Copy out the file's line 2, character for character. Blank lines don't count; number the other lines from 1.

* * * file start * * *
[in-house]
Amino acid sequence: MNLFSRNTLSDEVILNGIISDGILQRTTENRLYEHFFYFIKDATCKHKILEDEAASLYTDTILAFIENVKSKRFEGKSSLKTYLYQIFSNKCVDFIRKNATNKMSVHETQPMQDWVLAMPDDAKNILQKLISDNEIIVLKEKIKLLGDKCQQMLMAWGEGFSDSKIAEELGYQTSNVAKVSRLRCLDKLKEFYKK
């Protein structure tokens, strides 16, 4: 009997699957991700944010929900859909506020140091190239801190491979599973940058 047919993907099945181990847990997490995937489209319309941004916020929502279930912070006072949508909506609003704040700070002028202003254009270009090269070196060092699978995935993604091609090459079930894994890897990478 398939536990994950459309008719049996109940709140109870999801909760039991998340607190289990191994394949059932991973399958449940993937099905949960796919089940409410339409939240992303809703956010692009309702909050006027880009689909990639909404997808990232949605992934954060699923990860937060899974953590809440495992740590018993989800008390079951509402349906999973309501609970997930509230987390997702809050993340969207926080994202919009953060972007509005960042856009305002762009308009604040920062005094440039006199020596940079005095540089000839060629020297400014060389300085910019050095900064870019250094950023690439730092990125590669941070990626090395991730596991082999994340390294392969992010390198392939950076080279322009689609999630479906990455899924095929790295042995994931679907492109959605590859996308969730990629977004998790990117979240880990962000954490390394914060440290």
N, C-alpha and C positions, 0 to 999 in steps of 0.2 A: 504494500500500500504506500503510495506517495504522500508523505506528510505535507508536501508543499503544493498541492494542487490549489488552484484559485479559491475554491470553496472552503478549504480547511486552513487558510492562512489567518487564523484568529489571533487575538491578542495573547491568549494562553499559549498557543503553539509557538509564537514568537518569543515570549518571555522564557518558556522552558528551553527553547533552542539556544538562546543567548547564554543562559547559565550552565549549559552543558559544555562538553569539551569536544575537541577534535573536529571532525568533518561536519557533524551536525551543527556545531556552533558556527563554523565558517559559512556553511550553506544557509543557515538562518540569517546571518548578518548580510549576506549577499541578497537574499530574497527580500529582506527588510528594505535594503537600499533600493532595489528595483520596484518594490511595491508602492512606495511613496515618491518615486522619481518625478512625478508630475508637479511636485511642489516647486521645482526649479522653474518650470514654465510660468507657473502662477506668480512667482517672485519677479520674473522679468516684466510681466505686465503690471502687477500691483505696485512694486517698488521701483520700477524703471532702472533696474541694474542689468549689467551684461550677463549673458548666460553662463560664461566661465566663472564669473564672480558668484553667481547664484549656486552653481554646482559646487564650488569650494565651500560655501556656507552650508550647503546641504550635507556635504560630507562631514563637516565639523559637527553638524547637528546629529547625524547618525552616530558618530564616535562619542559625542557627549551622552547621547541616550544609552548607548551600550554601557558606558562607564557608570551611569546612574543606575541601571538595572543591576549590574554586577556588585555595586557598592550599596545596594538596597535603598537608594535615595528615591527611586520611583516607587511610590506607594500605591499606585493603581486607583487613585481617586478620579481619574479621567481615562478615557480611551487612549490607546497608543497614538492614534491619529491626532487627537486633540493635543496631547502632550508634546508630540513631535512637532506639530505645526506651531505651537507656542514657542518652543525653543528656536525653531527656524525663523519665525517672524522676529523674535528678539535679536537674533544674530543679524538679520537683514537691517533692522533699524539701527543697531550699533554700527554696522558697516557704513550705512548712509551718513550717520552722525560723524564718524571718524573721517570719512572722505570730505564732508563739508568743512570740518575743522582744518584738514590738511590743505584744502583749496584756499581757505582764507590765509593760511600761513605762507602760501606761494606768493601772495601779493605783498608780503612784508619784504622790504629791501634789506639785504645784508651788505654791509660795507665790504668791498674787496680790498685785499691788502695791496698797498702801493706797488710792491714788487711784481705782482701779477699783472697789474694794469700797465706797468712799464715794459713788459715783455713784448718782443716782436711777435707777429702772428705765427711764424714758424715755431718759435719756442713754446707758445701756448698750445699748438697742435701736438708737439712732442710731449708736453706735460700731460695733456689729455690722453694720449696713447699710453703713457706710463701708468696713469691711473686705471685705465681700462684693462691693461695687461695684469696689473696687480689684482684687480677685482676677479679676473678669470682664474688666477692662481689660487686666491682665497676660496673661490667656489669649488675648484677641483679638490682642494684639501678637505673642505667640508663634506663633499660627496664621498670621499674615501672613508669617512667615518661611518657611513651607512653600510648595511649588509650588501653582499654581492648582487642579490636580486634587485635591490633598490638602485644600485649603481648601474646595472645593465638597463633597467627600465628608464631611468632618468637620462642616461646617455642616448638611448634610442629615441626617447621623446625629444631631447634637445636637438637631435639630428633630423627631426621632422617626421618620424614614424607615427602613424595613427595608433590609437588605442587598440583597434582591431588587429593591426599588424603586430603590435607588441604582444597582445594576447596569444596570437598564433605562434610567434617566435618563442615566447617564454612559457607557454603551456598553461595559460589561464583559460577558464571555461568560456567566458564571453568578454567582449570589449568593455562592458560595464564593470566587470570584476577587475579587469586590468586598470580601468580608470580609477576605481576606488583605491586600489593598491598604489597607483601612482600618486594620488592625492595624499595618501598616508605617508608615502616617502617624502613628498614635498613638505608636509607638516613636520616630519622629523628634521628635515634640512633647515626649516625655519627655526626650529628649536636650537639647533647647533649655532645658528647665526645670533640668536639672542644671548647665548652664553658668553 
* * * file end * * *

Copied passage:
Amino acid sequence: MNLFSRNTLSDEVILNGIISDGILQRTTENRLYEHFFYFIKDATCKHKILEDEAASLYTDTILAFIENVKSKRFEGKSSLKTYLYQIFSNKCVDFIRKNATNKMSVHETQPMQDWVLAMPDDAKNILQKLISDNEIIVLKEKIKLLGDKCQQMLMAWGEGFSDSKIAEELGYQTSNVAKVSRLRCLDKLKEFYKK